Wednesday, April 16, 2014

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An Introduction to Water Quality

Water quality is the term scientists use to describe the health of a lake and its ability to support a balance of plant and animal life and provide human needs for drinking water and recreation. Some of the ways that scientists measure water quality include taking Secchi depths (to measure water clarity), measuring pH and dissolved oxygen ( both important for fish-life), and observing the number of native plant and animal species (biodiversity). Basically, scientists monitor whether or not all of the necessary ingredients for a healthy lake are always present. This can be difficult, however, because no two lakes are exactly alike and each will have slightly different colors, clarity, and “ingredients” to make it healthy.

A lake in an undeveloped watershed can remain healthy for thousands of years before natural processes disrupt its balance. In comparison, a lake in a developed watershed could remain healthy for as short a time as a few decades. Historically, human development in a watershed has had a large impact on lake health and water quality, but there are some accepted practices that minimize this effect. They include not dumping soaps, detergents, and boat fluids into the lake, maintaining shorefront buffers, and cautious boating habits. The effort to maintain excellent water quality in a lake will not only help wildlife but also benefit the local economy, property values, and recreation purposes. By striking a balance between environmental protection and human use, we can prolong the healthy lives of our lakes and be able to enjoy them for years to come.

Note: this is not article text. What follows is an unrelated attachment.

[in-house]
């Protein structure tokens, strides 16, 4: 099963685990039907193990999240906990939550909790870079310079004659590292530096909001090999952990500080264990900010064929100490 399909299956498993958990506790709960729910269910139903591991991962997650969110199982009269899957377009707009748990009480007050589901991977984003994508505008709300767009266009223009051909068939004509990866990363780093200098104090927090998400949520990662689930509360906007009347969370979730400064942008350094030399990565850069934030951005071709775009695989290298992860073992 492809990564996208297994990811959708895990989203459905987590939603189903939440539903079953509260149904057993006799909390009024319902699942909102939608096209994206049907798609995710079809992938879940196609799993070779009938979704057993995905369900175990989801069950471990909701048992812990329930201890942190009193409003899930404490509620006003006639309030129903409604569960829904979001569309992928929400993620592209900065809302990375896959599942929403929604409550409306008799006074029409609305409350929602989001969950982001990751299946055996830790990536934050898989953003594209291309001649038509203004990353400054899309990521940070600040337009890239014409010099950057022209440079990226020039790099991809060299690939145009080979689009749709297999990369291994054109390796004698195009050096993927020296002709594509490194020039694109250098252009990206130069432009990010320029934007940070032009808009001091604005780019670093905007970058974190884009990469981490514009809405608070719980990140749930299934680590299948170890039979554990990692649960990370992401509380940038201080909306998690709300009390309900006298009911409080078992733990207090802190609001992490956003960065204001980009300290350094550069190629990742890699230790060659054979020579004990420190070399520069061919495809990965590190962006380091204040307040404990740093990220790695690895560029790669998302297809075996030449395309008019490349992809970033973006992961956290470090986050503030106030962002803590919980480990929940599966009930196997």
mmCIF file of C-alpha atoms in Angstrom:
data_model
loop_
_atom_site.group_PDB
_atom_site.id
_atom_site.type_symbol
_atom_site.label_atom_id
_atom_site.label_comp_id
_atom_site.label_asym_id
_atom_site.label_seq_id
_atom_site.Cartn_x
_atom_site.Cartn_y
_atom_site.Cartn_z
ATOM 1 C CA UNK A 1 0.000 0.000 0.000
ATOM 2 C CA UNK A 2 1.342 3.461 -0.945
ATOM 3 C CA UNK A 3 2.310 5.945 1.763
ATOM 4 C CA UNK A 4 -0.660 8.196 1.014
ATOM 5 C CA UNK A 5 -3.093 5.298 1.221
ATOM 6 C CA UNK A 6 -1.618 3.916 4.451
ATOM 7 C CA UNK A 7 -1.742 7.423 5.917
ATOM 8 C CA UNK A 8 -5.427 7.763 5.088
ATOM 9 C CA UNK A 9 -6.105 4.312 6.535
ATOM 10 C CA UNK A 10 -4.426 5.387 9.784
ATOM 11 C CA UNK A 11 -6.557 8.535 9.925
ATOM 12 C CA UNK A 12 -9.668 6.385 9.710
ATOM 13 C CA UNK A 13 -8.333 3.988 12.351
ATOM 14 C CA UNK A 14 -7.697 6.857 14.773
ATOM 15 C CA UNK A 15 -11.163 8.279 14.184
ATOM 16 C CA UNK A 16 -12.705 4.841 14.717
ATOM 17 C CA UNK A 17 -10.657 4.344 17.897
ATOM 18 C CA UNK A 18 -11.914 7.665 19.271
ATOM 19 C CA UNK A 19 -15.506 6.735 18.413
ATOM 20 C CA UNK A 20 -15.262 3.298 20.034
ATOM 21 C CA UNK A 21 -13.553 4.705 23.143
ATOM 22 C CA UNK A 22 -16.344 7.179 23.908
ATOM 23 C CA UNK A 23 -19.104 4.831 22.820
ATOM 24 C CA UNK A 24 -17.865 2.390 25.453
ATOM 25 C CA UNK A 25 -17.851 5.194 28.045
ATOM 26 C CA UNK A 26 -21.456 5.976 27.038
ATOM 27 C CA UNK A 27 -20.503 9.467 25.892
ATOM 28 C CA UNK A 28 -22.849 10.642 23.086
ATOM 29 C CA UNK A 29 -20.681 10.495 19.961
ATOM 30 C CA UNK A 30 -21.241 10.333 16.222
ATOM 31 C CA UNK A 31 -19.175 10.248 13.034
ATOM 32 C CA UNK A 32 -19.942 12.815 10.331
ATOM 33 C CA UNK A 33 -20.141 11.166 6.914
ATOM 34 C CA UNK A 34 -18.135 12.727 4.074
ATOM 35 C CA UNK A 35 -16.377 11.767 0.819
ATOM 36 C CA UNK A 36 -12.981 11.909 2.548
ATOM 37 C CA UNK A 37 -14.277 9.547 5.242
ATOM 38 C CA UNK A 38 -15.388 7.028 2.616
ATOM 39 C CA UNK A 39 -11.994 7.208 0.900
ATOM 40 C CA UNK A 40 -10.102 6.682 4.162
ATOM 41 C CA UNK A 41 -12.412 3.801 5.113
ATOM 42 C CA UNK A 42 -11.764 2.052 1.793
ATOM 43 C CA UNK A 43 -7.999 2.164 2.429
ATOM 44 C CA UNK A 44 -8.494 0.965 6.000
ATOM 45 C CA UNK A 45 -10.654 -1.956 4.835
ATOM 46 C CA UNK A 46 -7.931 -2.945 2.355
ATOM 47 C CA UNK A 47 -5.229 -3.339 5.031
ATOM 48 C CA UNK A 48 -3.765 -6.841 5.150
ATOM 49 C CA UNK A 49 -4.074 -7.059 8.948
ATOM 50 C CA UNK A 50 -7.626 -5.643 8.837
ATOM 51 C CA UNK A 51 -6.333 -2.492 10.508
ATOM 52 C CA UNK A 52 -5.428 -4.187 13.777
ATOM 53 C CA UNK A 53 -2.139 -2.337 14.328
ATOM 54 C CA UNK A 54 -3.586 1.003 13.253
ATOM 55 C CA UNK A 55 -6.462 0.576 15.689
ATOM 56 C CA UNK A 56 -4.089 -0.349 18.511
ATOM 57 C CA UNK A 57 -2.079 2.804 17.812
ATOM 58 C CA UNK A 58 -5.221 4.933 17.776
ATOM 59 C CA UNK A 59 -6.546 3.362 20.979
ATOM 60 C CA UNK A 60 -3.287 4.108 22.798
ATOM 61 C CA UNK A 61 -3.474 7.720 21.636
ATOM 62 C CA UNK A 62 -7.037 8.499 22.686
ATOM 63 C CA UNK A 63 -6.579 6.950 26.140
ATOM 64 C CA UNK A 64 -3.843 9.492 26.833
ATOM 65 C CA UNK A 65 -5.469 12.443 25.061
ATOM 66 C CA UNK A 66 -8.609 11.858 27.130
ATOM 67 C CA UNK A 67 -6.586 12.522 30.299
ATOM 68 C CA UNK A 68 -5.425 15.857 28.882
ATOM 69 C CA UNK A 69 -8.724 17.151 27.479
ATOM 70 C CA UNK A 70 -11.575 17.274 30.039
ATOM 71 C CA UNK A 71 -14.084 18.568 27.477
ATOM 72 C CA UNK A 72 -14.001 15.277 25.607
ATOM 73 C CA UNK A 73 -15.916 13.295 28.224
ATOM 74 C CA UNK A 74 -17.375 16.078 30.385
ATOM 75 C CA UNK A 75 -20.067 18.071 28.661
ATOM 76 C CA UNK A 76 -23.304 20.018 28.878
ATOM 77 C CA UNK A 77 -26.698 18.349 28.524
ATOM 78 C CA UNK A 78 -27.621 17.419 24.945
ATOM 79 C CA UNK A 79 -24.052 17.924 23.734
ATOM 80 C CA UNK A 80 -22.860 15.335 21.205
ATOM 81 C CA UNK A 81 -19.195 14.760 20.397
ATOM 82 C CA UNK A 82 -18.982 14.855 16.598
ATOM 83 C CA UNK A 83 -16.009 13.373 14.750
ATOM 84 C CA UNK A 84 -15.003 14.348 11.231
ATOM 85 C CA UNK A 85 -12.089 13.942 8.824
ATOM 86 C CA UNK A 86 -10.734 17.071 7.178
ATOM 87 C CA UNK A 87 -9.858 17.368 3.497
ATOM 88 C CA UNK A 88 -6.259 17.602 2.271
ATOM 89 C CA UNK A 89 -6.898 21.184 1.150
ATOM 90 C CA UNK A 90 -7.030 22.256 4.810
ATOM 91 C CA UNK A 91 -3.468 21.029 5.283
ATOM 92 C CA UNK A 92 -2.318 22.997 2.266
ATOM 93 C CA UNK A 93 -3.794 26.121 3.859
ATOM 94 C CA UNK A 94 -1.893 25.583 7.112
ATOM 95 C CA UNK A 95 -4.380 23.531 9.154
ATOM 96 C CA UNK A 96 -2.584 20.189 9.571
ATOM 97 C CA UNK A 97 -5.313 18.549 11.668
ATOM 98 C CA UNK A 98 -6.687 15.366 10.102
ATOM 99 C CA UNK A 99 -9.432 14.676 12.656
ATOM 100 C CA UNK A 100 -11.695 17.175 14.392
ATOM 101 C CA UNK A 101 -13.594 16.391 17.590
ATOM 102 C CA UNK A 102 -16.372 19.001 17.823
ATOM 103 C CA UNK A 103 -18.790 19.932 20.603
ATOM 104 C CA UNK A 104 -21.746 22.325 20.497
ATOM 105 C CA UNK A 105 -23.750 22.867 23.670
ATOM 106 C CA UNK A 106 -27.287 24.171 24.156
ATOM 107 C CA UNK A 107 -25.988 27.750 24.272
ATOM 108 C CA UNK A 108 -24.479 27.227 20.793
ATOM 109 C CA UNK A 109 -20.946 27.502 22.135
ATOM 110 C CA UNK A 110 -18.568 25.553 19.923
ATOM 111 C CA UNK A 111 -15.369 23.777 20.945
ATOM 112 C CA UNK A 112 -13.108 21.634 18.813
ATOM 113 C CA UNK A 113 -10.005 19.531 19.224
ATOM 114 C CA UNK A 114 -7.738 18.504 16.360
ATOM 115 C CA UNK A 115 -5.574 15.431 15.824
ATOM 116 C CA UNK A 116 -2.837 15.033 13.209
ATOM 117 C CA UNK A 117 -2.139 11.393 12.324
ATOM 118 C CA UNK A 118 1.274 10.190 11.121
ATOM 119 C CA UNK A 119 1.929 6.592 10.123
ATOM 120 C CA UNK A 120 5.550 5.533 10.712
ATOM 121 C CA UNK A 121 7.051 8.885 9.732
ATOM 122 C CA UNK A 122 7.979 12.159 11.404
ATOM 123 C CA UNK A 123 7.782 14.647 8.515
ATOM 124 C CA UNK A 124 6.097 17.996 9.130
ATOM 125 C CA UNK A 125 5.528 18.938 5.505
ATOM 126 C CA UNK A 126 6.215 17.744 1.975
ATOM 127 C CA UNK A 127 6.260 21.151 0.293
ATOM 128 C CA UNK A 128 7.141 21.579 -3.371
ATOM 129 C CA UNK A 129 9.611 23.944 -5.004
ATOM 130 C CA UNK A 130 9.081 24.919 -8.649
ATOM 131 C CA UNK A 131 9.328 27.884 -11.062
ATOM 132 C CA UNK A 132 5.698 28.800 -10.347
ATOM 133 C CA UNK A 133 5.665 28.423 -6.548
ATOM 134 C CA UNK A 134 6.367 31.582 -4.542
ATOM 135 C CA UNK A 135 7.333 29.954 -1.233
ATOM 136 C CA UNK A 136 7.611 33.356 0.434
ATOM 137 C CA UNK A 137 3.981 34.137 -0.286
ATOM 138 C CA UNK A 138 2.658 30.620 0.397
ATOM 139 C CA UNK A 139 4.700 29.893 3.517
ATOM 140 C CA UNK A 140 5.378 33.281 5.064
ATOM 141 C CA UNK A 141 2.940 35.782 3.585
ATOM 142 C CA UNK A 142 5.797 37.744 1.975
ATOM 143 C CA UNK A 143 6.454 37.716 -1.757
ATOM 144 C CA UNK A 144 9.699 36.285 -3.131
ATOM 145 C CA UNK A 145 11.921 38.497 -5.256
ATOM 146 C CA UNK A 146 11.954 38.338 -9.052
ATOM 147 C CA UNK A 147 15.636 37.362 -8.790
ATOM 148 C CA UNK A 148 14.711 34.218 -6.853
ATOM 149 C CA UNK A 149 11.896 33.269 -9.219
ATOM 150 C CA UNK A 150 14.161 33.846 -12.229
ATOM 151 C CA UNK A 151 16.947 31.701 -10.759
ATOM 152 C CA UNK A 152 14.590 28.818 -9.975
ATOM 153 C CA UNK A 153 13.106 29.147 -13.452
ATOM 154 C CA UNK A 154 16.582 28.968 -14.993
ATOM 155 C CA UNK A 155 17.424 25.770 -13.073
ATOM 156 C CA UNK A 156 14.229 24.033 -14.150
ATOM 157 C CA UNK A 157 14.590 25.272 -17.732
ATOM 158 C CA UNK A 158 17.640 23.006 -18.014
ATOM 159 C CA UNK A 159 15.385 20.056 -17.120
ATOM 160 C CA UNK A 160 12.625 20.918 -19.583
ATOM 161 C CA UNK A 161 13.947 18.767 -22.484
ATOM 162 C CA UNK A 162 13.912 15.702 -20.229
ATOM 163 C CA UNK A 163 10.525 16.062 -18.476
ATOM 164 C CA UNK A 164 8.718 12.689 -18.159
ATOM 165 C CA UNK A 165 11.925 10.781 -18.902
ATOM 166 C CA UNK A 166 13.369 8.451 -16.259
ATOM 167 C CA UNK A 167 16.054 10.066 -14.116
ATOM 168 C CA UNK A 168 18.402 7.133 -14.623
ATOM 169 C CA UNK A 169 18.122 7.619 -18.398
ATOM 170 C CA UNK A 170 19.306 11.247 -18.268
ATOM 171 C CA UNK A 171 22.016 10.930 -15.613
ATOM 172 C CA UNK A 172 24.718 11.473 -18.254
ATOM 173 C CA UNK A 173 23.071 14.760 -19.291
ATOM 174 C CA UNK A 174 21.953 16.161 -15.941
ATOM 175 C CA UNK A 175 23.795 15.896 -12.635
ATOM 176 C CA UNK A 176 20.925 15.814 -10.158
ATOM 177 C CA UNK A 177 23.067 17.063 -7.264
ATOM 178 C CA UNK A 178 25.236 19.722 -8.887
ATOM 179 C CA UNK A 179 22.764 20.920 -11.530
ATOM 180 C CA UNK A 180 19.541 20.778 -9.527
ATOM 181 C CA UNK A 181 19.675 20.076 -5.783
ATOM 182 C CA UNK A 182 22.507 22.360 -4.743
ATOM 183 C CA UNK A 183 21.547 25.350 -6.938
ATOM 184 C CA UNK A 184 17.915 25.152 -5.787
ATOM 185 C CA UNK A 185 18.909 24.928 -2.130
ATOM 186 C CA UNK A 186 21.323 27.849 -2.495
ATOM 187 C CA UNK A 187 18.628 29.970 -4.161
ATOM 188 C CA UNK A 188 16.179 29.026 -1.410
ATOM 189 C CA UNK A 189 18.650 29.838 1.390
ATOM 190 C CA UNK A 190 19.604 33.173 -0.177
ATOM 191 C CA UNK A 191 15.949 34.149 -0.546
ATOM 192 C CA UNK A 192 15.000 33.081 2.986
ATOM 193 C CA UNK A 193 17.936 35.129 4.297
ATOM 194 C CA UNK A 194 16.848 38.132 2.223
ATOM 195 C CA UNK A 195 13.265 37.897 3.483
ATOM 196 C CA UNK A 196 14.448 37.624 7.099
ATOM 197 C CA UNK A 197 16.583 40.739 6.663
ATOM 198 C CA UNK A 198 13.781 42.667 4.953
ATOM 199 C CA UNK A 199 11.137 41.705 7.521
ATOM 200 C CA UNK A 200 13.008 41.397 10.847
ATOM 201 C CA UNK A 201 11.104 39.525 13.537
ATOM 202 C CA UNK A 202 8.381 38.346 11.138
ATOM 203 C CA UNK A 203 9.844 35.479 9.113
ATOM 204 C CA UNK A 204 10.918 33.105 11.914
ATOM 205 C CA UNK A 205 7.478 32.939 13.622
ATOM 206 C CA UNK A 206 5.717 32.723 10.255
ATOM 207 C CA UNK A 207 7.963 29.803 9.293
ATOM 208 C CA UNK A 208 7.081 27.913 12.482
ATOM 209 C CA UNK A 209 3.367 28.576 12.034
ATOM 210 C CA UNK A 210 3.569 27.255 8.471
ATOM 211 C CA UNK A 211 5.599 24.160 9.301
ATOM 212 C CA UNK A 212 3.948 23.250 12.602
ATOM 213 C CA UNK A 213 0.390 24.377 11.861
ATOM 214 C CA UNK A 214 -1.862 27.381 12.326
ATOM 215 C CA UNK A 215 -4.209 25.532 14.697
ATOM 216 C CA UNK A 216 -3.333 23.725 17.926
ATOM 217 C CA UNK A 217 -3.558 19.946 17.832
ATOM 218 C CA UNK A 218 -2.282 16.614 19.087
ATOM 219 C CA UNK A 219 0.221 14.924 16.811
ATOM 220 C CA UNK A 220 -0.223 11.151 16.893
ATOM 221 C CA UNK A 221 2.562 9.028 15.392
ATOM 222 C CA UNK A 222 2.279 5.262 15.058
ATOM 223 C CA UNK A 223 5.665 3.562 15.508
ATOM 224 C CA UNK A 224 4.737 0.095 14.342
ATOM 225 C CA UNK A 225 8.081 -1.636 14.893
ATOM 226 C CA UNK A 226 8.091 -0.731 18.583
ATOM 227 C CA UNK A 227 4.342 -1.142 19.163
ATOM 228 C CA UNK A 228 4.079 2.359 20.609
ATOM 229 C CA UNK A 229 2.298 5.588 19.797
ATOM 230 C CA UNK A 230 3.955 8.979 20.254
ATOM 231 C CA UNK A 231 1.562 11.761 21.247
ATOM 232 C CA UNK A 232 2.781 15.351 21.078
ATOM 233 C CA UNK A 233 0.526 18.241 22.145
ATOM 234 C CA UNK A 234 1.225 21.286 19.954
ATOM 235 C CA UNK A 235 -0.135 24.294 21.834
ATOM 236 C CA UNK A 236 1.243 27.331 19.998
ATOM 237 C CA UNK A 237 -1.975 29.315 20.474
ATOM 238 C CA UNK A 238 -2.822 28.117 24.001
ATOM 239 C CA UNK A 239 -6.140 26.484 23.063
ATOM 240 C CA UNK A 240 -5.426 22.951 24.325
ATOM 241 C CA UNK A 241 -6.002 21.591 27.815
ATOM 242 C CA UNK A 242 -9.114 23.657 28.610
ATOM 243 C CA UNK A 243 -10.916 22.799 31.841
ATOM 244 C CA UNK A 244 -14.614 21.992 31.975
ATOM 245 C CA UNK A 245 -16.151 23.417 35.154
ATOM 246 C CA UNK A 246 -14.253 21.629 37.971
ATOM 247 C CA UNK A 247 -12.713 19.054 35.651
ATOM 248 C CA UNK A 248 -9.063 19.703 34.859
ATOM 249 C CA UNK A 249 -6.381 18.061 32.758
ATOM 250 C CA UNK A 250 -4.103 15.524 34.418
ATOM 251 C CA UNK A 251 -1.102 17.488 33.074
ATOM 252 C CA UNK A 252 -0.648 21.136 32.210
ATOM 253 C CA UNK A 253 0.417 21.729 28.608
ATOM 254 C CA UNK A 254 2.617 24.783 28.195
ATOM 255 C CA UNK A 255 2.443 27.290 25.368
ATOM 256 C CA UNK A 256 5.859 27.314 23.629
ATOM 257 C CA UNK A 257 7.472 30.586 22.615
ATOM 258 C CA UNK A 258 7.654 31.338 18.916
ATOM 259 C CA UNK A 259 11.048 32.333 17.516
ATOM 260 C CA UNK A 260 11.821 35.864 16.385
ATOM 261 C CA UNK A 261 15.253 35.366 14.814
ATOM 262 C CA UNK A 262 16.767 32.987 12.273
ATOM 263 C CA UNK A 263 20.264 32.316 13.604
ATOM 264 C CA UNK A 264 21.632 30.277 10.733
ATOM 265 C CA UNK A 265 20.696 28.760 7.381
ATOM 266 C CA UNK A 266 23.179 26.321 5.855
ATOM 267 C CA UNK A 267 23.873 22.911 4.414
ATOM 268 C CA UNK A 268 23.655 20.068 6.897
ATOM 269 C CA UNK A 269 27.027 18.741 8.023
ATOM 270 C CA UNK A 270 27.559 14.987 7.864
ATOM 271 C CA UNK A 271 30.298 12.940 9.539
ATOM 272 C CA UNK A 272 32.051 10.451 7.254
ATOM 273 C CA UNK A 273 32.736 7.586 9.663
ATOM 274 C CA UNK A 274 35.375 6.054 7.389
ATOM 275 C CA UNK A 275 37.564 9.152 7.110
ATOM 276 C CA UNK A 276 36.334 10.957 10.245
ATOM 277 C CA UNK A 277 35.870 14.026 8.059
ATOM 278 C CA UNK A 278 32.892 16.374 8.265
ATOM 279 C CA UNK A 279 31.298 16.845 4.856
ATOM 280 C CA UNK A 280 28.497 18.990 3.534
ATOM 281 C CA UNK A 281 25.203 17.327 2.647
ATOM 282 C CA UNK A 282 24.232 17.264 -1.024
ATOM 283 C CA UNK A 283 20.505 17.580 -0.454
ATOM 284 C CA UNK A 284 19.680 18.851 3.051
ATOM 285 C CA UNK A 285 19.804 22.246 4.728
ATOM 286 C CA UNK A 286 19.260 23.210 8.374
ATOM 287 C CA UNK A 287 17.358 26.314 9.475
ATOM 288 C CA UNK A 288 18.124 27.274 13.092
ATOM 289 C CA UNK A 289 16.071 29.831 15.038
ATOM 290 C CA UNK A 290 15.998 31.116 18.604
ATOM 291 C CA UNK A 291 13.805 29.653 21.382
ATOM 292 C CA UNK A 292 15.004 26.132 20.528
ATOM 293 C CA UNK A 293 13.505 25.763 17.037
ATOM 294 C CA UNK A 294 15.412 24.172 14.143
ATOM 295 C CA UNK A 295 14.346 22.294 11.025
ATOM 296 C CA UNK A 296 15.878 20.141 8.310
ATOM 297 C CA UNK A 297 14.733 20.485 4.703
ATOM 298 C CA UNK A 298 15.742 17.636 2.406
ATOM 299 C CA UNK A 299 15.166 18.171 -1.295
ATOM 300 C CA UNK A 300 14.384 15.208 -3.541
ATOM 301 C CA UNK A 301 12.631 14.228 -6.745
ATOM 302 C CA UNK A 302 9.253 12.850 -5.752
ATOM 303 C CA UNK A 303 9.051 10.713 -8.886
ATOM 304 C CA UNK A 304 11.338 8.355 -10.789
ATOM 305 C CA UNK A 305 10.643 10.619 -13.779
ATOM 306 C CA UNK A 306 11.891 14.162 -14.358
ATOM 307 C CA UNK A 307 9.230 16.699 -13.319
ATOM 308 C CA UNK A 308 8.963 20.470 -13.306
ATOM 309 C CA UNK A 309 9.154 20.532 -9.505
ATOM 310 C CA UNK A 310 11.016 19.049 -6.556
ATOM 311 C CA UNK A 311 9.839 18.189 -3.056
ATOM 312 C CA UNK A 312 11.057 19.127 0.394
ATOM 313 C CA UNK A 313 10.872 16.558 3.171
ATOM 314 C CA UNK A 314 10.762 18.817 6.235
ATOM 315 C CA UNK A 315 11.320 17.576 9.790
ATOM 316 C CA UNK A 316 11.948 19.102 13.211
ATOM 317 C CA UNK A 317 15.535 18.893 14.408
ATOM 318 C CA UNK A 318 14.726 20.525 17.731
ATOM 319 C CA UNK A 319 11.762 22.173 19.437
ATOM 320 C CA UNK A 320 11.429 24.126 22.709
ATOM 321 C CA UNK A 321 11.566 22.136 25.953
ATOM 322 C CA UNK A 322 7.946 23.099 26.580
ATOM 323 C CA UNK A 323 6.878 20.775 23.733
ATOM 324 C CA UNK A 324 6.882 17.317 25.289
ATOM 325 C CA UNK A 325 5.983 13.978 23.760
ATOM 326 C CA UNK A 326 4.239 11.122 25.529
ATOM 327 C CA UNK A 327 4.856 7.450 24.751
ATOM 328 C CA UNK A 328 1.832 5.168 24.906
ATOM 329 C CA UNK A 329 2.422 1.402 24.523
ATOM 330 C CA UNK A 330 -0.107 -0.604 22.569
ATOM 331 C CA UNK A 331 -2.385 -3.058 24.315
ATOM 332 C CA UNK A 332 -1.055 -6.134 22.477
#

Additional Information

  • Maine Volunteer Lake Monitoring Program: Maine has over 6,000 lakes and ponds, certainly too many for the Department of Environmental Protection to monitor alone. Instead, they rely on help from hundreds of volunteers to collect Secchi depth measurements and keep an eye out for invasive species.
  • PEARL: The PEARL site is maintained by the University of Maine at Orono and provides water quality and geographic information about watersheds across the state.
  • Buffer Handbook: Buffers are one of the best ways possible to keep unfiltered runoff out of a lake. The ME Bureau of Land & Water Quality developed a guide to help shore front property owners develop and maintain the best possible buffer.



Resources for Educators – Water Quality

Water is our most precious limited resource on Earth. It is important to protect our water sources and maintain them at the highest level possible because abundant fresh water is not something we can get back once lost. It is never too early for children to learn how to properly interact with the water systems around them. The following links provide lesson plans and tools for children and young adults about how to establish environmentally friendly habits that are easy to do.


Additional Information

  • KIDS (Kids Involved Doing Service-Learning): A non-profit organization that serves schools and community organizations in Maine and throughout New England. KIDS assists teachers, administrators and community partners as they work with K-12 students to identify, research and address real community challenges. Students are involved in powerful learning experiences, forge stronger ties to their community, and gain the skills and confidence they need to become engaged citizens.
  • Maine Watershed Web: A website for collaborative watershed education and research in Maine.
  • State of Maine’s Lakes: The Maine Bureau of Land & Water Quality website with information regarding monitoring and assessment, newsletters, and public reports about the state of Maine’s lakes.
  • Project WET (Water Education for Teachers): A world-wide initiative to teach people about our most valuable natural resource.
  • Portland Water District: Activities and workshops about water education in Maine.
  • Environmental Kids Club: A program developed by the Environmental Protection Agency to establish environmentally friendly practices in children at an early age.


Maine Lakes Society 

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